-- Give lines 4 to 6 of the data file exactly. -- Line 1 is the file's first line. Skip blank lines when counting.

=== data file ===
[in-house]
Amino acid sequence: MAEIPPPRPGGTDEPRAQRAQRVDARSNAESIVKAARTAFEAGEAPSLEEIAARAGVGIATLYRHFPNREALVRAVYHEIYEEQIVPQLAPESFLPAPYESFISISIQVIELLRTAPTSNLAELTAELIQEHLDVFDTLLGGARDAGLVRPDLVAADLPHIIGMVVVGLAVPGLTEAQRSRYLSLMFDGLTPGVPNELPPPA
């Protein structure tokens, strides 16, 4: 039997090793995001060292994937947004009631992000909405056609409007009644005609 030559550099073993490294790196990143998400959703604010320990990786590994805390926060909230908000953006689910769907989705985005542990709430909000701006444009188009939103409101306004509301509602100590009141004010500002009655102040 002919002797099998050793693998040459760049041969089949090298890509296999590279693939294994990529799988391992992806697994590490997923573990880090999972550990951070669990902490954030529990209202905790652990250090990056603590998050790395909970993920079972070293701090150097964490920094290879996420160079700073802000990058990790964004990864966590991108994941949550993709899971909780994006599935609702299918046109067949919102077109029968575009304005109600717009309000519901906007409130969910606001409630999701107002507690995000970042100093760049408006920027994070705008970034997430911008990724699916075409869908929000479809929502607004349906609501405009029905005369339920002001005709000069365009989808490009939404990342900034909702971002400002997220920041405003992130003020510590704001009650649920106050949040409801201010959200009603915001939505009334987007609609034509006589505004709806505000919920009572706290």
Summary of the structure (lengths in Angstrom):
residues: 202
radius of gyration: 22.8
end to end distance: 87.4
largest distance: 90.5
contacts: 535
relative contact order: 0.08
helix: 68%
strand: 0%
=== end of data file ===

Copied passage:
Summary of the structure (lengths in Angstrom):
residues: 202
radius of gyration: 22.8